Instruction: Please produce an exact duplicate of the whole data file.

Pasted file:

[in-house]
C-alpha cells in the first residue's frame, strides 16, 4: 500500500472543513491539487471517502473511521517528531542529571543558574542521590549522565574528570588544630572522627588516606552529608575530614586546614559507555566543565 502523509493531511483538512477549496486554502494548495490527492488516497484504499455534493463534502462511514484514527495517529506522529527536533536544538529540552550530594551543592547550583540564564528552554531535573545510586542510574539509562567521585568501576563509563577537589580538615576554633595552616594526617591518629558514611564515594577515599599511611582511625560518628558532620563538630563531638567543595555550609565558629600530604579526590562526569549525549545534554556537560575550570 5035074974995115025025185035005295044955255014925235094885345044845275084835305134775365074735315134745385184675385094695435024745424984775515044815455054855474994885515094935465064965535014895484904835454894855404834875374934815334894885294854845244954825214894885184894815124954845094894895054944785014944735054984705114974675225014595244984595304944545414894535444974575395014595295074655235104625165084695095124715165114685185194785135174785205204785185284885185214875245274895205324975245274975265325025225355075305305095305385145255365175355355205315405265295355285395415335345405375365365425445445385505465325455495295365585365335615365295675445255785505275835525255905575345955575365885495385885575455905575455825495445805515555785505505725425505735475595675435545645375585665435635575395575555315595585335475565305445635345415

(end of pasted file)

[in-house]
C-alpha cells in the first residue's frame, strides 16, 4: 500500500472543513491539487471517502473511521517528531542529571543558574542521590549522565574528570588544630572522627588516606552529608575530614586546614559507555566543565 502523509493531511483538512477549496486554502494548495490527492488516497484504499455534493463534502462511514484514527495517529506522529527536533536544538529540552550530594551543592547550583540564564528552554531535573545510586542510574539509562567521585568501576563509563577537589580538615576554633595552616594526617591518629558514611564515594577515599599511611582511625560518628558532620563538630563531638567543595555550609565558629600530604579526590562526569549525549545534554556537560575550570 5035074974995115025025185035005295044955255014925235094885345044845275084835305134775365074735315134745385184675385094695435024745424984775515044815455054855474994885515094935465064965535014895484904835454894855404834875374934815334894885294854845244954825214894885184894815124954845094894895054944785014944735054984705114974675225014595244984595304944545414894535444974575395014595295074655235104625165084695095124715165114685185194785135174785205204785185284885185214875245274895205324975245274975265325025225355075305305095305385145255365175355355205315405265295355285395415335345405375365365425445445385505465325455495295365585365335615365295675445255785505275835525255905575345955575365885495385885575455905575455825495445805515555785505505725425505735475595675435545645375585665435635575395575555315595585335475565305445635345415